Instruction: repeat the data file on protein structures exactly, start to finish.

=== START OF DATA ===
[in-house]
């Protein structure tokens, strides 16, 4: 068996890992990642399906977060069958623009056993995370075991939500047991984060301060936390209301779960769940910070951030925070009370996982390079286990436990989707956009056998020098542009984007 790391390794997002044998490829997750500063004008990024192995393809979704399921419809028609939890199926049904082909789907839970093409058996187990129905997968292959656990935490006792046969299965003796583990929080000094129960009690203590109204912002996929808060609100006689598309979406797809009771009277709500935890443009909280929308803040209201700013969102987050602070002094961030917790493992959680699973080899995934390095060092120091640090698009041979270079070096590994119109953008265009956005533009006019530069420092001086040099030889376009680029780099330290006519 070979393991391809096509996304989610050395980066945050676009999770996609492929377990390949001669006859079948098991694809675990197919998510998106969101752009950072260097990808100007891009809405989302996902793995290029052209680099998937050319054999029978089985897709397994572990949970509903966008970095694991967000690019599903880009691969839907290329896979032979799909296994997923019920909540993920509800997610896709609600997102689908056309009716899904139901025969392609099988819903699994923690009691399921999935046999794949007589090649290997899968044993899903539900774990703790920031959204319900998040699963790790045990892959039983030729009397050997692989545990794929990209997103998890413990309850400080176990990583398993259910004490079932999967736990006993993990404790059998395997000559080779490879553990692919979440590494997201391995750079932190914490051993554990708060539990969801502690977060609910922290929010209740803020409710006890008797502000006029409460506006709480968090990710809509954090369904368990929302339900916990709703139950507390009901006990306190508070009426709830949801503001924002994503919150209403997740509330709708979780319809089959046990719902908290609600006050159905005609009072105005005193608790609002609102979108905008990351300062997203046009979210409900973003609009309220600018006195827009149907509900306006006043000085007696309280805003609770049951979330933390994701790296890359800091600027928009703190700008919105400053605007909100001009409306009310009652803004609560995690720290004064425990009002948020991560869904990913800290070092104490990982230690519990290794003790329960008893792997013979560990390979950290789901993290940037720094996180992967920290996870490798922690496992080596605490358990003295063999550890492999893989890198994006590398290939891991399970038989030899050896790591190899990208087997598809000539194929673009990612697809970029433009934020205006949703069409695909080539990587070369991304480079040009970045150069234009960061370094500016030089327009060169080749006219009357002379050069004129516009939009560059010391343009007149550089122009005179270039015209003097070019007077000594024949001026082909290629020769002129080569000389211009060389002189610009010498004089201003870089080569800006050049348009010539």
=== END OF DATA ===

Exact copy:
[in-house]
């Protein structure tokens, strides 16, 4: 068996890992990642399906977060069958623009056993995370075991939500047991984060301060936390209301779960769940910070951030925070009370996982390079286990436990989707956009056998020098542009984007 790391390794997002044998490829997750500063004008990024192995393809979704399921419809028609939890199926049904082909789907839970093409058996187990129905997968292959656990935490006792046969299965003796583990929080000094129960009690203590109204912002996929808060609100006689598309979406797809009771009277709500935890443009909280929308803040209201700013969102987050602070002094961030917790493992959680699973080899995934390095060092120091640090698009041979270079070096590994119109953008265009956005533009006019530069420092001086040099030889376009680029780099330290006519 070979393991391809096509996304989610050395980066945050676009999770996609492929377990390949001669006859079948098991694809675990197919998510998106969101752009950072260097990808100007891009809405989302996902793995290029052209680099998937050319054999029978089985897709397994572990949970509903966008970095694991967000690019599903880009691969839907290329896979032979799909296994997923019920909540993920509800997610896709609600997102689908056309009716899904139901025969392609099988819903699994923690009691399921999935046999794949007589090649290997899968044993899903539900774990703790920031959204319900998040699963790790045990892959039983030729009397050997692989545990794929990209997103998890413990309850400080176990990583398993259910004490079932999967736990006993993990404790059998395997000559080779490879553990692919979440590494997201391995750079932190914490051993554990708060539990969801502690977060609910922290929010209740803020409710006890008797502000006029409460506006709480968090990710809509954090369904368990929302339900916990709703139950507390009901006990306190508070009426709830949801503001924002994503919150209403997740509330709708979780319809089959046990719902908290609600006050159905005609009072105005005193608790609002609102979108905008990351300062997203046009979210409900973003609009309220600018006195827009149907509900306006006043000085007696309280805003609770049951979330933390994701790296890359800091600027928009703190700008919105400053605007909100001009409306009310009652803004609560995690720290004064425990009002948020991560869904990913800290070092104490990982230690519990290794003790329960008893792997013979560990390979950290789901993290940037720094996180992967920290996870490798922690496992080596605490358990003295063999550890492999893989890198994006590398290939891991399970038989030899050896790591190899990208087997598809000539194929673009990612697809970029433009934020205006949703069409695909080539990587070369991304480079040009970045150069234009960061370094500016030089327009060169080749006219009357002379050069004129516009939009560059010391343009007149550089122009005179270039015209003097070019007077000594024949001026082909290629020769002129080569000389211009060389002189610009010498004089201003870089080569800006050049348009010539």